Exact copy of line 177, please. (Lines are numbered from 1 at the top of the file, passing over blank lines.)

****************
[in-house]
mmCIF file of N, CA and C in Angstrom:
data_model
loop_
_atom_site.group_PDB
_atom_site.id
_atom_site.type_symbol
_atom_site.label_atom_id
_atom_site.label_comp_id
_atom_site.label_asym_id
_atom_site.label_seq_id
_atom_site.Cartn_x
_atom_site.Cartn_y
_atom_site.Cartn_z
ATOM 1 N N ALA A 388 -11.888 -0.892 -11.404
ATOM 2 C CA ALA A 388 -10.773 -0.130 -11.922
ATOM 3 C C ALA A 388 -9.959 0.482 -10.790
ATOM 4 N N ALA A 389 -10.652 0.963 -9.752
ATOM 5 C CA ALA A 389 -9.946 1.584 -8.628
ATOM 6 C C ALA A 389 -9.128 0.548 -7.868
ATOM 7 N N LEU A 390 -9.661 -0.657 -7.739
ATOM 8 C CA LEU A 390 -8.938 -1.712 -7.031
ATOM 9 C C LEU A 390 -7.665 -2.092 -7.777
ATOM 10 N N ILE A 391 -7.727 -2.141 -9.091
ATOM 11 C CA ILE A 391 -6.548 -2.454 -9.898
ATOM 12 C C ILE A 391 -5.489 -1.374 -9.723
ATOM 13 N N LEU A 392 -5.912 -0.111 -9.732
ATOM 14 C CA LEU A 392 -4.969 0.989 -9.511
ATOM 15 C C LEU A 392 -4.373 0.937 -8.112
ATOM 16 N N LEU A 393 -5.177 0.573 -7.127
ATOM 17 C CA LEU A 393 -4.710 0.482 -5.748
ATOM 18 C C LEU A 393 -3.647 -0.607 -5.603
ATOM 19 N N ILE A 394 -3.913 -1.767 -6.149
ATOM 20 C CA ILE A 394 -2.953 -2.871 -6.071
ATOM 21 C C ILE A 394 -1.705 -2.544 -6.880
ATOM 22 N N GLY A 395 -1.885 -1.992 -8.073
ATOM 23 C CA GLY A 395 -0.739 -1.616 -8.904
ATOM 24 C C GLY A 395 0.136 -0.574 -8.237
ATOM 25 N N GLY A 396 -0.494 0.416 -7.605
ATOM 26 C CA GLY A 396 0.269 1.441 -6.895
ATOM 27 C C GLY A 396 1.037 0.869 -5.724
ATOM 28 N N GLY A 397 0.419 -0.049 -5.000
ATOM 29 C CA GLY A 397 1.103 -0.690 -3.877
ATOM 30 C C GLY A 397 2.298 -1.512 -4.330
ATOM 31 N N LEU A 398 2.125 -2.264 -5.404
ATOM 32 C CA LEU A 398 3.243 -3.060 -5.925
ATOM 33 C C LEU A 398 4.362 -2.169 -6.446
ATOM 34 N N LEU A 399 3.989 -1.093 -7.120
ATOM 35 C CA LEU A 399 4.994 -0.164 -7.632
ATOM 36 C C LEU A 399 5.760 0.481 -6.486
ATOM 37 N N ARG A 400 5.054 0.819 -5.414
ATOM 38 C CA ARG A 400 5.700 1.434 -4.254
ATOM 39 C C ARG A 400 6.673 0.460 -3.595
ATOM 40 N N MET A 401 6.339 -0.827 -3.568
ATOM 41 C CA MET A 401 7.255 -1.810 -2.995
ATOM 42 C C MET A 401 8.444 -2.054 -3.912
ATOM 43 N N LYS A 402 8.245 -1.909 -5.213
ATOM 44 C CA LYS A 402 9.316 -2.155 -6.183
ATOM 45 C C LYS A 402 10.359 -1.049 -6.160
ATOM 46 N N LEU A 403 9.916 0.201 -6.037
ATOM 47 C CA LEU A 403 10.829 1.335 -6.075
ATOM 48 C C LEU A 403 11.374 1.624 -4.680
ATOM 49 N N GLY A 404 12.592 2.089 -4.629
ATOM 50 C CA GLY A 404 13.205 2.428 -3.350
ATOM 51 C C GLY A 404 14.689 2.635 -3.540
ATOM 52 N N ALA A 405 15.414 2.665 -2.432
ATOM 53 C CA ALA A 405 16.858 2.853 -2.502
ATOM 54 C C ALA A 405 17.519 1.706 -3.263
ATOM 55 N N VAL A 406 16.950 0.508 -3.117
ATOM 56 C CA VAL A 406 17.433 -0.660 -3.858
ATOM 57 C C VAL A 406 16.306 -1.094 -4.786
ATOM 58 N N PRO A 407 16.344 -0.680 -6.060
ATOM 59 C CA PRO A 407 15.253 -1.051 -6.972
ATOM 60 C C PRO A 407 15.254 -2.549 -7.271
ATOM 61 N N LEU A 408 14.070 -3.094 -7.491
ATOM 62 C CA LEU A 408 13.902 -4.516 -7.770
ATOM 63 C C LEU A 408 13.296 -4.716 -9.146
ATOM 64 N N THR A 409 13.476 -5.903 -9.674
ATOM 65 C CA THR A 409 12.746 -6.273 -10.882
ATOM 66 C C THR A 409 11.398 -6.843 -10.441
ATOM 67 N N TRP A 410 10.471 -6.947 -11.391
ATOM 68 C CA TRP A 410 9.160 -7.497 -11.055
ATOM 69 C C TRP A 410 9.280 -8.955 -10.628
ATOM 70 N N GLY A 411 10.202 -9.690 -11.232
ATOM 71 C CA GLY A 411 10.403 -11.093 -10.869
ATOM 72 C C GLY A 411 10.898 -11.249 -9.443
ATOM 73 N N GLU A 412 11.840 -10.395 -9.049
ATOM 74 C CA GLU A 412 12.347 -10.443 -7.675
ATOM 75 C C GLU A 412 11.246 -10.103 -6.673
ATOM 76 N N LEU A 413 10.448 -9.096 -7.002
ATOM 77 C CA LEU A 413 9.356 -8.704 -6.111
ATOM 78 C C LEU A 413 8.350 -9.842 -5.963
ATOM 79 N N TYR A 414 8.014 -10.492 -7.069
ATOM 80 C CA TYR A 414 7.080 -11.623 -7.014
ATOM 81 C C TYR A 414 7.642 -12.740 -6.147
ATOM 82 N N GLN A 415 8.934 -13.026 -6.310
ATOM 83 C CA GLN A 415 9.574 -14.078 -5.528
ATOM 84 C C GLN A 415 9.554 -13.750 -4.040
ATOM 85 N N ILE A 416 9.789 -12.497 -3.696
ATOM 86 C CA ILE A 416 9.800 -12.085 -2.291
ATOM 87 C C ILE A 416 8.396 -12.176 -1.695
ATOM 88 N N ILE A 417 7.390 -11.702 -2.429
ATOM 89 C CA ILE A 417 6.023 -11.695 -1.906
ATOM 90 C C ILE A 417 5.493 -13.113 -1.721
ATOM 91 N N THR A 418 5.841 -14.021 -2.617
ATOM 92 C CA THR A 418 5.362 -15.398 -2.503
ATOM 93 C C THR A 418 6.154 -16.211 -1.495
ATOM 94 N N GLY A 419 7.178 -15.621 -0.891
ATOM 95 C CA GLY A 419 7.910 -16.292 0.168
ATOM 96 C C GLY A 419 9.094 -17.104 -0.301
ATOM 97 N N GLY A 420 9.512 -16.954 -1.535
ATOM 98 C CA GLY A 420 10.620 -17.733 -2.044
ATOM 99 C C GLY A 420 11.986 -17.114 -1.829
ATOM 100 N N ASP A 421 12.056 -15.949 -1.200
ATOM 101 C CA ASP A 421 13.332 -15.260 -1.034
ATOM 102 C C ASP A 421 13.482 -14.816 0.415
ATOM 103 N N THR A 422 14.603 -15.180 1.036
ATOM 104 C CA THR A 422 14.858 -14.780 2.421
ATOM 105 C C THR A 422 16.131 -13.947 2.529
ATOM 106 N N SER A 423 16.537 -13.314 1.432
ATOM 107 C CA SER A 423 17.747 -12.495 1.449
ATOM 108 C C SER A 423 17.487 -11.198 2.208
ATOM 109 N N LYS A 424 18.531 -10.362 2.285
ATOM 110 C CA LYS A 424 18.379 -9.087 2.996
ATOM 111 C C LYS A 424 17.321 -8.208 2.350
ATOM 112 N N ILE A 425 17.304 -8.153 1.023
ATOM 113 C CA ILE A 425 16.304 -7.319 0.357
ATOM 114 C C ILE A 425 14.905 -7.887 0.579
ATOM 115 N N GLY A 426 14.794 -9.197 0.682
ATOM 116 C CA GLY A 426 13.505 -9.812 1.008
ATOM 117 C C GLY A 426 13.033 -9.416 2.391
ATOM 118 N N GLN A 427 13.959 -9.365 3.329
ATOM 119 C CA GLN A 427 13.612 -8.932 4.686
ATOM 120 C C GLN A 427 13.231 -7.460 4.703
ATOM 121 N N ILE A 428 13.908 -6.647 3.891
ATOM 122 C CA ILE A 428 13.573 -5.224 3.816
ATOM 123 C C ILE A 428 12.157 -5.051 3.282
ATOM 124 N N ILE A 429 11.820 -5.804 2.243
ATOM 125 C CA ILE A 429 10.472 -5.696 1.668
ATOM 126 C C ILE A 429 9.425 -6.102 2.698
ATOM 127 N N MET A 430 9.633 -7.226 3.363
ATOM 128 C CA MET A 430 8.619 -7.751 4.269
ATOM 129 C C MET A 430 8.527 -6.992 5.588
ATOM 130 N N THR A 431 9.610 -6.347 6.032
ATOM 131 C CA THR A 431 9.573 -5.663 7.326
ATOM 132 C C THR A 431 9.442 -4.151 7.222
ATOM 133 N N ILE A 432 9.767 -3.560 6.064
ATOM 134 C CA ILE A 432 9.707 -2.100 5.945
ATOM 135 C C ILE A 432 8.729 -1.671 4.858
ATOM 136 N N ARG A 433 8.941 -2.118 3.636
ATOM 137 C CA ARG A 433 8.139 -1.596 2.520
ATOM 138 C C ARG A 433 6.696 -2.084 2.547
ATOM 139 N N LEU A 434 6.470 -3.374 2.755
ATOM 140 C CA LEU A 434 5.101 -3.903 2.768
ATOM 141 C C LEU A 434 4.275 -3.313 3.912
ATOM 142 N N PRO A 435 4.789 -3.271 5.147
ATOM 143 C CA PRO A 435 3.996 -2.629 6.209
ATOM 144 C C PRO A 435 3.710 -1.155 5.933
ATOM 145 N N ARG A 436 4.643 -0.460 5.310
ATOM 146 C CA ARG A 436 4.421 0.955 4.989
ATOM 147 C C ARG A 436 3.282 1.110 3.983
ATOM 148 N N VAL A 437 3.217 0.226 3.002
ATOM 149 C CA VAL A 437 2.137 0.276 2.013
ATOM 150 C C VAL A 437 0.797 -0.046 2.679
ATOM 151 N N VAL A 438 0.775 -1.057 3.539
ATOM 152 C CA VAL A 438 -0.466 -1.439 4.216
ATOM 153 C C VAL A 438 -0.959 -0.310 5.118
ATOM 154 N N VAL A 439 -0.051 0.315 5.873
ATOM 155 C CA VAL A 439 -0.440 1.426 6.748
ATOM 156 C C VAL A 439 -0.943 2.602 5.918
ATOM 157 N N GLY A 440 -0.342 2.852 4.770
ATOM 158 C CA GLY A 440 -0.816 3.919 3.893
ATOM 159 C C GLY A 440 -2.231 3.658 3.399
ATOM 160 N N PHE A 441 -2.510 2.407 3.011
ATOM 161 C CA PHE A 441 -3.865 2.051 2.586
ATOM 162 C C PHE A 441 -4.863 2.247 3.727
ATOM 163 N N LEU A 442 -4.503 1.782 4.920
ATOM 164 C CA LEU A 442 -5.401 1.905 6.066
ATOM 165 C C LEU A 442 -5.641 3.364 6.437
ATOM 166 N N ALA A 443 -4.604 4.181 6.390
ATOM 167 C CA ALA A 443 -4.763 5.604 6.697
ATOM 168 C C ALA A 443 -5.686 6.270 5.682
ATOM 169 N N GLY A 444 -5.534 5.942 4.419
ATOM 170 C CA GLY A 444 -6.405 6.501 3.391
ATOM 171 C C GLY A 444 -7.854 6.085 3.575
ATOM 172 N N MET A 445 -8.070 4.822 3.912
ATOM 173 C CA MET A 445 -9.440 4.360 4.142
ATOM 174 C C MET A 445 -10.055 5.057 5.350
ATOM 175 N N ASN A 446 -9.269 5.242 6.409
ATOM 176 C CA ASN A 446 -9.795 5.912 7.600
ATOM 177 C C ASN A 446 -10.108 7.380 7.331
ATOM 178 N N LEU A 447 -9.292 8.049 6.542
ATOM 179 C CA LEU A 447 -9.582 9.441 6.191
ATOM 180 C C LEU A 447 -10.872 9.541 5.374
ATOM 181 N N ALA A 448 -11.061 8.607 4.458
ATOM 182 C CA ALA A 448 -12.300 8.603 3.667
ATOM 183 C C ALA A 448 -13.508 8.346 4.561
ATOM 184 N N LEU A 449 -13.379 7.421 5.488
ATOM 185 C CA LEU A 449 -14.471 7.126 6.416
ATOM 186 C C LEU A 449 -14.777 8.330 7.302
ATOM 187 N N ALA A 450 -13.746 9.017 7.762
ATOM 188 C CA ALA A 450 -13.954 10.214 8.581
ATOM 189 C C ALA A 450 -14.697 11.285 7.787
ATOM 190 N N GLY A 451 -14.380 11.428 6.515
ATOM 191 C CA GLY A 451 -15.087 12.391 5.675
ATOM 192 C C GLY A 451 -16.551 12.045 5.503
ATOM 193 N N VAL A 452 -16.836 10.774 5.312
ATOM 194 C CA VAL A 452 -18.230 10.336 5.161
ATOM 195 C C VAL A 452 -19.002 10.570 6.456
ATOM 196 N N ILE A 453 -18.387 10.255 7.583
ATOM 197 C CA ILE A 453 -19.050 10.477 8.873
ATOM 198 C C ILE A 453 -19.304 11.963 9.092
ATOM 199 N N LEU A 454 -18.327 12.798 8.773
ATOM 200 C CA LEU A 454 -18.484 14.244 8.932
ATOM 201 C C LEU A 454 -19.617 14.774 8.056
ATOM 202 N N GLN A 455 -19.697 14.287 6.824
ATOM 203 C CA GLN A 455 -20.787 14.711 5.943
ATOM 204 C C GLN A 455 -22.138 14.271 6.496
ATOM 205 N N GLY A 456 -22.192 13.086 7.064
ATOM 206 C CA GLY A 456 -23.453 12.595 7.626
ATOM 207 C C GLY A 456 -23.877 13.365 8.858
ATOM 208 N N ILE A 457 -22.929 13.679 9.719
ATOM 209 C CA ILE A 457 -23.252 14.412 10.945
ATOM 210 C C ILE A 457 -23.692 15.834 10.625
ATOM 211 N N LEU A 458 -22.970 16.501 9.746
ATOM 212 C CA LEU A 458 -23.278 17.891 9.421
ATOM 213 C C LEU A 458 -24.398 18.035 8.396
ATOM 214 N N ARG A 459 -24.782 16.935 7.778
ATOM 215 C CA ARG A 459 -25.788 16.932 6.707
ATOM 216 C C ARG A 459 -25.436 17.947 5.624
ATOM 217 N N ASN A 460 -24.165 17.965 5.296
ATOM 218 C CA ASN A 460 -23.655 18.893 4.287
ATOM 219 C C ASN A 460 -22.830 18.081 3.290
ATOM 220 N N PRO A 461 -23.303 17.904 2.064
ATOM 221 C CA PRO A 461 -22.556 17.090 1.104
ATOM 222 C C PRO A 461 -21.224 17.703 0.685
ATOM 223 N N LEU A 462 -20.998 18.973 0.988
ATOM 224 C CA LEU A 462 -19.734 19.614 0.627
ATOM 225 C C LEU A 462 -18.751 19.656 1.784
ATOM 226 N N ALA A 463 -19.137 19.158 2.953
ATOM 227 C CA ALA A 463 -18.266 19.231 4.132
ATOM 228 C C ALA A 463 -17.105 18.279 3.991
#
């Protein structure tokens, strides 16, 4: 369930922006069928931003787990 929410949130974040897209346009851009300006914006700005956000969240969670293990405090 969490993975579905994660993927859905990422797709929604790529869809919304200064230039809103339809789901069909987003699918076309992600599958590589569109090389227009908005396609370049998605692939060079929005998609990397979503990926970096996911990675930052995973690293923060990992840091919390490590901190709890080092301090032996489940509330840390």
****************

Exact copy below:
ATOM 163 N N LEU A 442 -4.503 1.782 4.920